The upper part of the Gear, or vane holder No 25 - 30 gives very little trouble and appears never to become stiff. The shaft No 30 becomes corroded in its casting No 1 but is not such a problem as No 59. Be careful over using too much force on No 1 for obvious reasons. If replacing the nylon rollers No 28 it is best to use grease to keep them nestled into bushes No 29, that way they won't keep falling out. Also please note that the bushes No 29 are epoxied into the vane holder No 25 with approximately 4mm protruding out of the casting.

With reference to the base plate No 15, and its associated ratchet fingers No 10/11. The ratchets shown on all our drawings with the separate fingers and bolts No 8/9 are of the earlier models. Later models had the ratchet fingers cast all in one piece with No 8/9 no loner needed. The early ratchets were hand built and in effect all different. There are no more spares for these. It is difficult to use and adapt the later ratchets onto earlier Gears, although some owners have managed it.

The lower shell casting No 64 were also altered about 1980. Early models have two screws No 65; later versions had four screws. If ordering please state which type you have. The hinged rudder coupling was produced during 1977 - 79 and is not shown on the accompanying drawing. It swung up sideways with a hinge plate located just below the rudder coupling No 68. After a time this unit wears, leading to excess wobble on the servo rudder and bad performance. All spares for this hinge are now completely out of stock. One solution is to remove the hinge unit and bolt the servo rudder straight onto the coupling No 68, it will actually work much better this way.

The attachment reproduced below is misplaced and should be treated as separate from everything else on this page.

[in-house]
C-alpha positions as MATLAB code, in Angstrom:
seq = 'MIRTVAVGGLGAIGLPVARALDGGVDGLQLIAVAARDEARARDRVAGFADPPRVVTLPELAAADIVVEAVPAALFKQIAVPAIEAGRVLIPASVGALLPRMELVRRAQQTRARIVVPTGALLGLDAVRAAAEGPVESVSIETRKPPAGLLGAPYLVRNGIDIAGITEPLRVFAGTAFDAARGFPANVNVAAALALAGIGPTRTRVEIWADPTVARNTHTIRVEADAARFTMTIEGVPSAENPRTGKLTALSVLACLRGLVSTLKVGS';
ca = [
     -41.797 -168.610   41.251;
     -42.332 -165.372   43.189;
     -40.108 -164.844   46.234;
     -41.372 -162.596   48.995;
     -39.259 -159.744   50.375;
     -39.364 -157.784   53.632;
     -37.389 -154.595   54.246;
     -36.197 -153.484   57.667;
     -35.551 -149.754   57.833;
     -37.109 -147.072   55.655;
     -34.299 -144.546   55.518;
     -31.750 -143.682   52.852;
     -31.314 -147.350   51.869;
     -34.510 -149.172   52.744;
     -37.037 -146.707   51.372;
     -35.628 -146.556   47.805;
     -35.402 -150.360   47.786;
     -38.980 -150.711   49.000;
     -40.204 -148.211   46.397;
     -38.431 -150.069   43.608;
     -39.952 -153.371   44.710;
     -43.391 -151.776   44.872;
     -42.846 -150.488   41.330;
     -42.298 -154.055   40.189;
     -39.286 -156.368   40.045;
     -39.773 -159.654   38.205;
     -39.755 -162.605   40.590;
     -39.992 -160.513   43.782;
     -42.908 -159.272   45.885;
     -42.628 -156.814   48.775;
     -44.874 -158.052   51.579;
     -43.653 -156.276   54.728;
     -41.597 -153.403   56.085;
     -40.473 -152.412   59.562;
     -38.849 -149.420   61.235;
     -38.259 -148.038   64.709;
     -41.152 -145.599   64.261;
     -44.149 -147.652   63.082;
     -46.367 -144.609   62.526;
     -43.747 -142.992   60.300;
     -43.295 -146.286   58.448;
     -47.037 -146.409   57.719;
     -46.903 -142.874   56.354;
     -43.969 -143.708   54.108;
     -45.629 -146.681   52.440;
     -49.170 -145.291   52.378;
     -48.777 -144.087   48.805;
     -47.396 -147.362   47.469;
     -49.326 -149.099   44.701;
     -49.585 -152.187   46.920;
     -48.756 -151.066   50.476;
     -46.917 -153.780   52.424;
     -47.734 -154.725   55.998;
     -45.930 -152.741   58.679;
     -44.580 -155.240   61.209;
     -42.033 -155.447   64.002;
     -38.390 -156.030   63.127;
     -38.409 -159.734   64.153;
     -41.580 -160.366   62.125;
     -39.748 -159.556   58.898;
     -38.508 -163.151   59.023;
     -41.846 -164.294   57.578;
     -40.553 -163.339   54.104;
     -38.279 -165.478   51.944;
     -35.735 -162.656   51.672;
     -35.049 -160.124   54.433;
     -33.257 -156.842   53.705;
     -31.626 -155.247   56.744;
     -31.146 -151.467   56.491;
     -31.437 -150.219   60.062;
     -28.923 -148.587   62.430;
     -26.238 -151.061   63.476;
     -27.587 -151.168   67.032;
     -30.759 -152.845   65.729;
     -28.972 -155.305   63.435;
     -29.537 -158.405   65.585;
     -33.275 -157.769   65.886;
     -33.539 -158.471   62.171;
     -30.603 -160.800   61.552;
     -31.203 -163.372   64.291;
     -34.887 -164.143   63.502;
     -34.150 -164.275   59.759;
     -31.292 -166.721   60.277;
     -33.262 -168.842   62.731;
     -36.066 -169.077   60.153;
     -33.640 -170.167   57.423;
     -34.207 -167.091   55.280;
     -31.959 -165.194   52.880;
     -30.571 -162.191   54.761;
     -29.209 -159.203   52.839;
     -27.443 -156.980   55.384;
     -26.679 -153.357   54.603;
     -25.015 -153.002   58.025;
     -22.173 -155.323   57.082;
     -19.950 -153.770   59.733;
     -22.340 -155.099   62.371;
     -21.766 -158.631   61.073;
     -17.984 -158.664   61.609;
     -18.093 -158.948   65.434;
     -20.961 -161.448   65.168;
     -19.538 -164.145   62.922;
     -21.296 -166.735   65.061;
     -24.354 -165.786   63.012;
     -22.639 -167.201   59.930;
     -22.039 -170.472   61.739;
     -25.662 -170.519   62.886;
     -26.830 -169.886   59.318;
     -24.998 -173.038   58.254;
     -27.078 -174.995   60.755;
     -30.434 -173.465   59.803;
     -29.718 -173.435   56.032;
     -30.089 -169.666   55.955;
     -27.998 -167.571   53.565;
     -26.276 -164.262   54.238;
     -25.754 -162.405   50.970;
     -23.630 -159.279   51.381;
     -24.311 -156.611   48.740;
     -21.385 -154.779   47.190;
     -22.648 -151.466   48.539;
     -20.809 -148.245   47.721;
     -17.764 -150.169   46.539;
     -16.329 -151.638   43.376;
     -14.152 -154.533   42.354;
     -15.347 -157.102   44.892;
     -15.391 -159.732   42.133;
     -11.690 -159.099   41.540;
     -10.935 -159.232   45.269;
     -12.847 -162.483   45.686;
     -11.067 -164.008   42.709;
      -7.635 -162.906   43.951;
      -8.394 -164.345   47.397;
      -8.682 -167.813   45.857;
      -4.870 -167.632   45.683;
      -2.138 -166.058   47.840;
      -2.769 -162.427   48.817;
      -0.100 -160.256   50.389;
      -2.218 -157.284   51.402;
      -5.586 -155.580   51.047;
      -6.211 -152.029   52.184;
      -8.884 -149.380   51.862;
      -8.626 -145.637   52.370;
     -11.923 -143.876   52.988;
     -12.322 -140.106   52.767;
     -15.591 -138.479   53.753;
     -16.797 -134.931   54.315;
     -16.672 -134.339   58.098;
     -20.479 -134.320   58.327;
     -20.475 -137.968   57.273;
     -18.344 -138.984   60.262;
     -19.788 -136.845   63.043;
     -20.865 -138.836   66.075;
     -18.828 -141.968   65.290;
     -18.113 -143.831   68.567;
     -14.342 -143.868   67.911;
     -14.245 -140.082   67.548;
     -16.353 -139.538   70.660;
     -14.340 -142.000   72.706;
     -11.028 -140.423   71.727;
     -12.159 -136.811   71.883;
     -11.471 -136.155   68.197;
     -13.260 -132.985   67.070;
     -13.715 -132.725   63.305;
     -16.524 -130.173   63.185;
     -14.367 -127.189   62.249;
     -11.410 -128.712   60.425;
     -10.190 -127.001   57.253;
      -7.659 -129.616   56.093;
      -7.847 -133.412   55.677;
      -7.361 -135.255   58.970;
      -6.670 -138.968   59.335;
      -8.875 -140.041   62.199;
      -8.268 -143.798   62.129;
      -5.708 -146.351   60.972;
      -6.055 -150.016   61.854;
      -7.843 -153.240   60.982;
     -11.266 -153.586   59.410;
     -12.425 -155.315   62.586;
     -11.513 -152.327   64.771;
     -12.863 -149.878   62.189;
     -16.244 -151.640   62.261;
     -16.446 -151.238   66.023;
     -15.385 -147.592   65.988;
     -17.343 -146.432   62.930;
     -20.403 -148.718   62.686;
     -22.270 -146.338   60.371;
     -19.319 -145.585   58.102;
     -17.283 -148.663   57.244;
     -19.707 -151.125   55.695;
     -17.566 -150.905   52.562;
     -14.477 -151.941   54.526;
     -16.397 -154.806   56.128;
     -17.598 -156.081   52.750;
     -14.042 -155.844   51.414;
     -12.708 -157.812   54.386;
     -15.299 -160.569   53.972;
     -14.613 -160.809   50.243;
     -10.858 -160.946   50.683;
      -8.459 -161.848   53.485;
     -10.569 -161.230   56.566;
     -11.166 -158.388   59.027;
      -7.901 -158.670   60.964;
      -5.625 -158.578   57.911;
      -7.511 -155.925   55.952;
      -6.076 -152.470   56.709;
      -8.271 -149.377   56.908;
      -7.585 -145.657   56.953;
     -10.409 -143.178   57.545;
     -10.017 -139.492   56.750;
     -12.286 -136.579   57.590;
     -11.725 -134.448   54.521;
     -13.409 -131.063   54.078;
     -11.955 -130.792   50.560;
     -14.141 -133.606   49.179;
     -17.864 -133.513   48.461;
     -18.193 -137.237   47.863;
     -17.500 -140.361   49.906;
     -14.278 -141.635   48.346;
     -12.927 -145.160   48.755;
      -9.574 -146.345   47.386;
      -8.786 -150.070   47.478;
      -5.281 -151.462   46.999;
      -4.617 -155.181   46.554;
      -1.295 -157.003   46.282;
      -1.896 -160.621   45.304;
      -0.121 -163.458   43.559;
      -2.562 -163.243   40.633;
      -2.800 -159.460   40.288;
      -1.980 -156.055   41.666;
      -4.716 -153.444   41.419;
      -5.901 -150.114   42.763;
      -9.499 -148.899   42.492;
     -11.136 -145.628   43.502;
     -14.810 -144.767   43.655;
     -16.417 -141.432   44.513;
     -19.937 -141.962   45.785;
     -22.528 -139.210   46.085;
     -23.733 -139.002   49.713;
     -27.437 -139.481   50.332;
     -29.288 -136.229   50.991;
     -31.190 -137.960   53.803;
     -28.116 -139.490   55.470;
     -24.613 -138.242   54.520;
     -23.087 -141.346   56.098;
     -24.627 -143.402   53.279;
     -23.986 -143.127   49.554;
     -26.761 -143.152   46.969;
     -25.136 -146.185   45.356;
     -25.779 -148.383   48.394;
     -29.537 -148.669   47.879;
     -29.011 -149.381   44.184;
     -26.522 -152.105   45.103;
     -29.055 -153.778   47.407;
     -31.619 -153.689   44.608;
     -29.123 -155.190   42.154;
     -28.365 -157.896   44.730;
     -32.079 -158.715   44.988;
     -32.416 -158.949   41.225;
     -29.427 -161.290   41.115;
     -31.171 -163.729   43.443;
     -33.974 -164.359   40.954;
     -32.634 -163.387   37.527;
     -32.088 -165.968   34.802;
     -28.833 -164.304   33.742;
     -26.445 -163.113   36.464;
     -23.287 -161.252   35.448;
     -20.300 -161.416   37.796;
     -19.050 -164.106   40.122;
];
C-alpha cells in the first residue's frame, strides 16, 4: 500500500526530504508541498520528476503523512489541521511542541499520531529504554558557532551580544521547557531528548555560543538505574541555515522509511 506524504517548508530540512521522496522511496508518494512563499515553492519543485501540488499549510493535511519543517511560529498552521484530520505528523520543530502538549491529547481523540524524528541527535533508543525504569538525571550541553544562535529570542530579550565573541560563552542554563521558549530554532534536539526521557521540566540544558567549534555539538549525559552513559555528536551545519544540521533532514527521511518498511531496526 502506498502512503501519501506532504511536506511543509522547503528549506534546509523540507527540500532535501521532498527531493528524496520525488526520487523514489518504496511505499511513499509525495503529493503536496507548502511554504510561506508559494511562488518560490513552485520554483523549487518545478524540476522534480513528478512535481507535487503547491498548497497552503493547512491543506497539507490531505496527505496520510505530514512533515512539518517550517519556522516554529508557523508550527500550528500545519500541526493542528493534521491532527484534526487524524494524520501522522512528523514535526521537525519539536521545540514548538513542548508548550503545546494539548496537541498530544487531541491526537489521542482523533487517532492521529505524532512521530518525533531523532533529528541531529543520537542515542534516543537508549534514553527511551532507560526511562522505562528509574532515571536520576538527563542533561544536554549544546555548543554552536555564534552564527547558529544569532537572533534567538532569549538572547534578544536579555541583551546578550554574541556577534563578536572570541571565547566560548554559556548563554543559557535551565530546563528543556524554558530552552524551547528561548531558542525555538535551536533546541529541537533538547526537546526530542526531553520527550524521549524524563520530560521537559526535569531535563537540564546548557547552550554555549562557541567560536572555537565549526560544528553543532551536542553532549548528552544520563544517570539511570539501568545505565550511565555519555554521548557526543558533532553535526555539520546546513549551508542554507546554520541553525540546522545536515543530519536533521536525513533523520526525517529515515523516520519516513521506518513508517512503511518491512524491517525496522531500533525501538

In service, keep all moving parts well oiled - if it moves oil it. Of special importance is to oil the bushes No 53, either through the holes provided just below the lower bevel gear or around the outside of the gear where it sits on the thrust washers No 52. Oil on the steering lines, which must be 8mm pre-stretched will considerably increase their life span.

Workers pictured after a mass production - 1974.

It is important that the plywood vane is not too heavy. When released by hand from full deflection it must swing up to vertical with reasonable authority. Too heavy and the Gear will oversteer. Bigger vanes do not offer any improvement in light airs, friction with the linkage is far more important. Use 6mm marine ply and varnish.

A rebuild kit is available which includes most parts described in these notes. Speak kindly to your Vane Gear. It is not just any old piece of yacht equipment. It uses the forces of the wind and water in the true spirit of voyaging under sail and assumes a personality of its own during long voyages not normally associated with a mechanical device.

Many thousands of Aries were produced in it's 21 year production run. They are still seen around the world where yachts gather. Many of the earliest ones are still giving good service and it would seem reasonable to expect a life expectancy of 40 years, given a few rebuilds and servicing.

Production on the Isle of Wight ceased in 1991 due to high raw materials cost, coupled to an increasing reluctance of owners to pay to for basic engineering products.